Journal of Accounting and Management Information Systems (JAMIS)

Effects on corporate stakeholders and limitations of the implementation of the Non-Financial Reporting Directive (2014/95/EU)

Vol. 22, No. 4/2023 ,   p609..630

NingShan Hao
Voicu D. Dragomir
Oana Marina Radu

Keywords:   non-financial reporting, sustainability reporting, Corporate Sustainability Reporting Directive, European Union, ESG performance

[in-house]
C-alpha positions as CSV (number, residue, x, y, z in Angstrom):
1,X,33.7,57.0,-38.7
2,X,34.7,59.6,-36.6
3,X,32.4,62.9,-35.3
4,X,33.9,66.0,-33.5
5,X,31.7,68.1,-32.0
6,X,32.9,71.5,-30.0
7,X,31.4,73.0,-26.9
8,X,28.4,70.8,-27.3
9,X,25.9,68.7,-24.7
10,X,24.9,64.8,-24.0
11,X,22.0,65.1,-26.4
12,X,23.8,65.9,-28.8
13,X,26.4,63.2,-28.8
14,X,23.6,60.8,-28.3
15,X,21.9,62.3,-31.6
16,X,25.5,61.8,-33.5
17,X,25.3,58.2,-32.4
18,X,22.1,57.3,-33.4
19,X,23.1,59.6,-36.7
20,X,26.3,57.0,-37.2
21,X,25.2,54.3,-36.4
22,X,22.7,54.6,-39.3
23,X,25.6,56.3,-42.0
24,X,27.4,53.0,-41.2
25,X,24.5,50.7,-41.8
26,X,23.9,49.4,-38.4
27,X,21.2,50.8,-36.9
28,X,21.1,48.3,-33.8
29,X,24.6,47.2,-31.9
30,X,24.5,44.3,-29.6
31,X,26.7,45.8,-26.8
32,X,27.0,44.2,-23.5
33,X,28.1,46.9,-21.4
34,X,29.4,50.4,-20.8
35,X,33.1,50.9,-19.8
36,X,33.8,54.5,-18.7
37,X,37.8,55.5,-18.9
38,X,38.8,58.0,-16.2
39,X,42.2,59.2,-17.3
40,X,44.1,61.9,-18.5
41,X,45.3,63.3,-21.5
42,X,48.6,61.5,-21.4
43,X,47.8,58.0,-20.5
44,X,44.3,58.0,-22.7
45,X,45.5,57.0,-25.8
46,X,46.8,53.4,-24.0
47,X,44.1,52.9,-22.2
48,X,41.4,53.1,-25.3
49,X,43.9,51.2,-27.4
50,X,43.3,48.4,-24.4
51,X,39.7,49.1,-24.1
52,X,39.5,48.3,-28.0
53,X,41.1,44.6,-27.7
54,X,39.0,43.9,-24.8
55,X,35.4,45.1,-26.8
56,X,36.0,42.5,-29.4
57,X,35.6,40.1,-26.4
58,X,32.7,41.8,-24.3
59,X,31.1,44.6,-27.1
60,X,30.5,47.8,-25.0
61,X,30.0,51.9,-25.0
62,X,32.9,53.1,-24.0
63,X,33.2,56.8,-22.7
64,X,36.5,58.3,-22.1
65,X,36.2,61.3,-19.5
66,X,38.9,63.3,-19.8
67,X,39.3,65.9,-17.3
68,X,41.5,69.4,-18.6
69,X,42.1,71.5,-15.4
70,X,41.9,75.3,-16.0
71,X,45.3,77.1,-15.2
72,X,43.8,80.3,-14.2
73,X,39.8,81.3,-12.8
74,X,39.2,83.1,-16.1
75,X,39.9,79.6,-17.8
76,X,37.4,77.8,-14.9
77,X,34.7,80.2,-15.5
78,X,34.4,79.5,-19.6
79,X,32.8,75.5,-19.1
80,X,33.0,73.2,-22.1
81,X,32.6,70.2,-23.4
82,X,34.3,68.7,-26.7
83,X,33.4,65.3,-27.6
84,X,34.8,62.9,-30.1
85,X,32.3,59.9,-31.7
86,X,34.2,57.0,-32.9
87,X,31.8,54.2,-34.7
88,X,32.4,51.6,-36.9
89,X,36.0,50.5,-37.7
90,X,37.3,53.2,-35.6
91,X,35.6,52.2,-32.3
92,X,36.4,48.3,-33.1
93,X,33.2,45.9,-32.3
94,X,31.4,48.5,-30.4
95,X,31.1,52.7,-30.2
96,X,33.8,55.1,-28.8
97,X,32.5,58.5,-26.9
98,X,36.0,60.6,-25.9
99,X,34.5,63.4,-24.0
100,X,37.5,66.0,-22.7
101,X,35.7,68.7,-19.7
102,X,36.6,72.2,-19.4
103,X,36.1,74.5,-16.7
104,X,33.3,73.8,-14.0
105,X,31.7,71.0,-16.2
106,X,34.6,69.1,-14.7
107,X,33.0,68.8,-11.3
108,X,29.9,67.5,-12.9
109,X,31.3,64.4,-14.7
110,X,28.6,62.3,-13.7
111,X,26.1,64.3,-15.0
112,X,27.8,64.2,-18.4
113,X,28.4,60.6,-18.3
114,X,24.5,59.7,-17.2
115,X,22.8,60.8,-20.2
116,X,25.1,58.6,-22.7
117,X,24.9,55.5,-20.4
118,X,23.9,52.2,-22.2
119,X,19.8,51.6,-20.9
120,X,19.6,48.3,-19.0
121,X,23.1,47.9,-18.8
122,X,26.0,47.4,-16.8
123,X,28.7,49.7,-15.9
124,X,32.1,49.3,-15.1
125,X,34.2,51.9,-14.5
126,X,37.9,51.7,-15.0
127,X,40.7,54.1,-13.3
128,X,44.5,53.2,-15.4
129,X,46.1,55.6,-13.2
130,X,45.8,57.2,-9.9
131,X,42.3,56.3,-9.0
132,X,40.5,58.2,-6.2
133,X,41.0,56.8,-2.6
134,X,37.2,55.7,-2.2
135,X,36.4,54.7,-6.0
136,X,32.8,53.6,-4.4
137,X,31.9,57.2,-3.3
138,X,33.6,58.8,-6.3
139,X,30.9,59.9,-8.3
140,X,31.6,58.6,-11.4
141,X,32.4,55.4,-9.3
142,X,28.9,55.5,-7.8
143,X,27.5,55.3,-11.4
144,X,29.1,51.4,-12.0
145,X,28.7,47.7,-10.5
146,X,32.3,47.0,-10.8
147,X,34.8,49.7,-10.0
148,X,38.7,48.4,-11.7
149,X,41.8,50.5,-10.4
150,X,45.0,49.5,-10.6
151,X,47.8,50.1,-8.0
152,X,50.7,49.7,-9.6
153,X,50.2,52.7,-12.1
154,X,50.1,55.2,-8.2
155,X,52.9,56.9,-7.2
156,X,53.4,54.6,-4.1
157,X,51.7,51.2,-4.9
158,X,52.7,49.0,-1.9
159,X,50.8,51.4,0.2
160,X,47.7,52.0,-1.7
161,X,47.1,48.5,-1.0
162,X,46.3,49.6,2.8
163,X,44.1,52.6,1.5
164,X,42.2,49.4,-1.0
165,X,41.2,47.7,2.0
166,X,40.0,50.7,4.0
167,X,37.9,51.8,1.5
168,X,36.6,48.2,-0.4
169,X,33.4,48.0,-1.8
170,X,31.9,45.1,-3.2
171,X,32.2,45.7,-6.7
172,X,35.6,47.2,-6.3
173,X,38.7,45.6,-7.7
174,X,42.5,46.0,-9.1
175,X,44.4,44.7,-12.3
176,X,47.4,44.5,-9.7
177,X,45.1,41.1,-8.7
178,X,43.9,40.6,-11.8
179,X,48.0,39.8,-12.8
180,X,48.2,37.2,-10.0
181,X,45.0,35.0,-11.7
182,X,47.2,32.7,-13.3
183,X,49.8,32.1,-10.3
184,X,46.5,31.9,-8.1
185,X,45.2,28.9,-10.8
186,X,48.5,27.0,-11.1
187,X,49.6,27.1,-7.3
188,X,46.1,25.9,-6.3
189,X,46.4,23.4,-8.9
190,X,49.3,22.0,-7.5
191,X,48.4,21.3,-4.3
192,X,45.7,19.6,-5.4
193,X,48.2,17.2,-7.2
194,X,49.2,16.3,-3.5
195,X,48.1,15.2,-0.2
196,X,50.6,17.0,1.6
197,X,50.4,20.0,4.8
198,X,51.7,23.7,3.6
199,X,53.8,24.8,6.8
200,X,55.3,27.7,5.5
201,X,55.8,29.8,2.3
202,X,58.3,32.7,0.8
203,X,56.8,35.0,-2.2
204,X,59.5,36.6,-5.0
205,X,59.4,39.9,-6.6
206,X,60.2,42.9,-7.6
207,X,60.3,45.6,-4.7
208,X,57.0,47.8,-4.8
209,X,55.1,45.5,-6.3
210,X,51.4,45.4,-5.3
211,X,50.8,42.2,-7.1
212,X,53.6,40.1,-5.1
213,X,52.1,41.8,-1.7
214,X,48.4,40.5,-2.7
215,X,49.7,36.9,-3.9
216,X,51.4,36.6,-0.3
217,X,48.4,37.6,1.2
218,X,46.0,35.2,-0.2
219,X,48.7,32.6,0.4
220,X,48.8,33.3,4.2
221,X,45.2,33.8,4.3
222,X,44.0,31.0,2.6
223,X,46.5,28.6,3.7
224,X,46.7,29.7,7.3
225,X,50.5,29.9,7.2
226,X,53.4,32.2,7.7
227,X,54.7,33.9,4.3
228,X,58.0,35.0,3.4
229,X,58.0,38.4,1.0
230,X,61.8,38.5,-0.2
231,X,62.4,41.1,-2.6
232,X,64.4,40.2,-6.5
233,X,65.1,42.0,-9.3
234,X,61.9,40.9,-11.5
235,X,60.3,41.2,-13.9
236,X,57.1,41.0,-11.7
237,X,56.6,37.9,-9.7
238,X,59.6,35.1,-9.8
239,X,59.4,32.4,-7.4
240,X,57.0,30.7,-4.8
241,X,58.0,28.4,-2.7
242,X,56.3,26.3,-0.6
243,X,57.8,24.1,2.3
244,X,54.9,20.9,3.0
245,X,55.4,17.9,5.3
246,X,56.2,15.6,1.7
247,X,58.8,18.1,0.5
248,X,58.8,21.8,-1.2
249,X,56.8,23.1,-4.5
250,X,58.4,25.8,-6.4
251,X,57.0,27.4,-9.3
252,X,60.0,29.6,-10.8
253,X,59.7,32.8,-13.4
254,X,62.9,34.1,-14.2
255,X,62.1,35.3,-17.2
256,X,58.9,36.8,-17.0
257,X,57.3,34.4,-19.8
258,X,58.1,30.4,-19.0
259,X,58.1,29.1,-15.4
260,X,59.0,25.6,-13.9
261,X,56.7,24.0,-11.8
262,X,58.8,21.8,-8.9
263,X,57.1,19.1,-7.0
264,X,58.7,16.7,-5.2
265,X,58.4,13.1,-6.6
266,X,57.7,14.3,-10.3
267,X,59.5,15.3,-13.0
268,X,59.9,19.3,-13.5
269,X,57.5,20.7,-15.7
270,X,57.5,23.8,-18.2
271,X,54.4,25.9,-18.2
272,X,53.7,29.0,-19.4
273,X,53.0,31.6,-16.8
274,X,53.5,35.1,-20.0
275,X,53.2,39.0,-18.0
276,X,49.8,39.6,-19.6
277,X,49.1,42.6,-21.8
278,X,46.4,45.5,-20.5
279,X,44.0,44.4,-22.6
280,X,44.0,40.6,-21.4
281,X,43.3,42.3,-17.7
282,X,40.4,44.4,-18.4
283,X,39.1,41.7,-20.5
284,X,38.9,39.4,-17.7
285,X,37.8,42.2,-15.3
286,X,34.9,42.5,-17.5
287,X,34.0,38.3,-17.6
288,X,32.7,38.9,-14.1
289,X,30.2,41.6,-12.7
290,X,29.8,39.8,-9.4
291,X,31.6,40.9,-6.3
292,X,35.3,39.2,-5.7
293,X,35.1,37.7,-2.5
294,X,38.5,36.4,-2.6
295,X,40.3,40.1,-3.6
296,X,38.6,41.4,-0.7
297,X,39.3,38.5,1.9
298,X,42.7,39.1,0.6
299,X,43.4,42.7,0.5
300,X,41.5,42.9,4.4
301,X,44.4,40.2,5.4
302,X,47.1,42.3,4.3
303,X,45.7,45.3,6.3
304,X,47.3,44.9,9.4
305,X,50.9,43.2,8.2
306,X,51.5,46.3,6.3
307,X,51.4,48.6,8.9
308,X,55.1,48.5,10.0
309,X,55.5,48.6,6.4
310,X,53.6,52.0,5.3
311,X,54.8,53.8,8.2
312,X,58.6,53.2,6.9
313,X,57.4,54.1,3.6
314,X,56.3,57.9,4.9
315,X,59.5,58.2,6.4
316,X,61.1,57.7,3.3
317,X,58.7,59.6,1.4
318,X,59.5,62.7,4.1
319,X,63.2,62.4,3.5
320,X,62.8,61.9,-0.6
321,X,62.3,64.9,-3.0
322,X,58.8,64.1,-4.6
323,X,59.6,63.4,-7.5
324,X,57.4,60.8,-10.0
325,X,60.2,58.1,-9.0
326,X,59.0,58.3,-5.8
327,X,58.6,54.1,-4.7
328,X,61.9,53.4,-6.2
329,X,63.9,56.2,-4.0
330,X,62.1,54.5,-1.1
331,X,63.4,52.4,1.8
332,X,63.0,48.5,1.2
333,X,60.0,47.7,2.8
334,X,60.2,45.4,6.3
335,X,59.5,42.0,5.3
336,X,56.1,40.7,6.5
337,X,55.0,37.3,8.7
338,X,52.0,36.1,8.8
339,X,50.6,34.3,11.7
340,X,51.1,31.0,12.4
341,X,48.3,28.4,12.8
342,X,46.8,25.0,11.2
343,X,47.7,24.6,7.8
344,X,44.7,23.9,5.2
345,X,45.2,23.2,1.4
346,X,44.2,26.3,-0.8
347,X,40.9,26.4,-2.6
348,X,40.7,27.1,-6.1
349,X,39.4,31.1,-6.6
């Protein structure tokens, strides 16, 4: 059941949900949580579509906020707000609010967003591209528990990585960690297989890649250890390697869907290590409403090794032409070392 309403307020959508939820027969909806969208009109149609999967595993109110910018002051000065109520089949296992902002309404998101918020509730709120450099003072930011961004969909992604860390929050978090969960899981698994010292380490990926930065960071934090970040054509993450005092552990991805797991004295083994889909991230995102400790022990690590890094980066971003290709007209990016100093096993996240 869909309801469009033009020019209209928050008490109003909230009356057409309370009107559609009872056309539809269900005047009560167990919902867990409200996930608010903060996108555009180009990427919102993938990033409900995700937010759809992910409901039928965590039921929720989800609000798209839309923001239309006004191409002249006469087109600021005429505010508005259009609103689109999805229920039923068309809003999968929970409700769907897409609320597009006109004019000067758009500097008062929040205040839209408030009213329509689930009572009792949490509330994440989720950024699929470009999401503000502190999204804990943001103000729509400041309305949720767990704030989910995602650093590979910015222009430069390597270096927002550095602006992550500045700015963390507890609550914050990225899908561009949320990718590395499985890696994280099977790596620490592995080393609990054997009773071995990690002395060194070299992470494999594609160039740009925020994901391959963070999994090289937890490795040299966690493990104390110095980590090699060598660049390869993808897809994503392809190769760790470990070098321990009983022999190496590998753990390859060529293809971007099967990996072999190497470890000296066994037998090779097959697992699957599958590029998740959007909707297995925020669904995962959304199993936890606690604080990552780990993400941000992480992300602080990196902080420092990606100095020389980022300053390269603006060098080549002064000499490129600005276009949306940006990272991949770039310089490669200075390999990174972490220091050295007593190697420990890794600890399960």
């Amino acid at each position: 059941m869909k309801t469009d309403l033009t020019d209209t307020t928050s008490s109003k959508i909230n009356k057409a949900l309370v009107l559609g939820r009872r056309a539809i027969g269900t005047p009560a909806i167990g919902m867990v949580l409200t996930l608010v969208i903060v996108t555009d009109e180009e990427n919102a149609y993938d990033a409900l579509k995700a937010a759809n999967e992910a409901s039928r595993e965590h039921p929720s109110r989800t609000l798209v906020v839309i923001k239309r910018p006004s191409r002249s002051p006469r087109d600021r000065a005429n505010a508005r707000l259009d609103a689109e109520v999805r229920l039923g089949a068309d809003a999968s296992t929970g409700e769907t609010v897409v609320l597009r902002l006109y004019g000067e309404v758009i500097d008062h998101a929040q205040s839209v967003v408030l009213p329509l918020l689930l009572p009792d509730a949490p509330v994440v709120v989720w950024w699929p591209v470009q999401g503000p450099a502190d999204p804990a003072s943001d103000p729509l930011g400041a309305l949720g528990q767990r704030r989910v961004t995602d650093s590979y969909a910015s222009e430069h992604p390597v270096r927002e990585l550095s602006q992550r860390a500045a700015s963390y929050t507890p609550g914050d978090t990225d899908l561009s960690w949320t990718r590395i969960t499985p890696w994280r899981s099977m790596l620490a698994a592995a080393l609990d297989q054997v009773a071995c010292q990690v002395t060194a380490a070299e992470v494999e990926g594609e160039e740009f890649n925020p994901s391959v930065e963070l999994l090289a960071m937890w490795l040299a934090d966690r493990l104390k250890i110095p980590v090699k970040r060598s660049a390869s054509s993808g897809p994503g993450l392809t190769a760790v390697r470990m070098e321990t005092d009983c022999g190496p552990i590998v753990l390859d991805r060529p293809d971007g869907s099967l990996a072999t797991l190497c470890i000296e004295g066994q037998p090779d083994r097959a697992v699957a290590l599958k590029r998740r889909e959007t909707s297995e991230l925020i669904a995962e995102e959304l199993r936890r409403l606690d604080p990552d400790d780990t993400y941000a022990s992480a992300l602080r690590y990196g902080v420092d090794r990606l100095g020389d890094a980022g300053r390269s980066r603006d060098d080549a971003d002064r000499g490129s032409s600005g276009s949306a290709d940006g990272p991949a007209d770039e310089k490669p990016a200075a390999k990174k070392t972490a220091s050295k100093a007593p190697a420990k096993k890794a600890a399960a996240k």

Abstract:   Research question: What are the effects of non-financial reporting (NFR) for companies and stakeholders? Motivation: We draw on previous research that examines the effects and limitations of the Non-Financial Reporting Directive on key stakeholders. Idea: This article investigates the increasing significance of the sustainability orientation in corporate operations, as well as the role of NFR in providing information about social, ethical, and environmental aspects of a particular organization. Additionally, the article explores the possible benefits of sustainability reporting, such as improved reputation, in addition to the company‚Äôs ability to contribute to the sustainable development goals. Data and tools: This paper provides a scoping review that explores the influence of NFR on the decisions of various stakeholders, such as companies, investors, governments or regulators, accountants and auditors, employees, and the general public. The review discusses existing studies in the literature focusing on NFR and the legislative context in respect to the transition from NFR to sustainability reporting. Findings and Contribution: This article shows that Directive 2014/95/EU positively influenced the quality and transparency of the sustainability disclosure process of companies. Also, we identify various gaps in the literature, along with challenges faced by firms when reporting on non-financial information and ensuring accuracy and completeness. Based on summarized evidence from the literature, the limitations of NFR include inconsistent formats, lack of standardization, weaknesses in the reliability and comparability of information used in decision-making process, and limited assurance. Finally, our study highlights the importance of transitioning from NFR to sustainability reporting, the latter having significant effects in increasing stakeholder participation, safeguarding business reputation, boosting investor confidence and achieving the sustainable development goals, while complying with legislation. It explores the challenges and opportunities linked to NFR (a synonym of ESG reporting) and specifies the necessary components of sustainability reporting frameworks.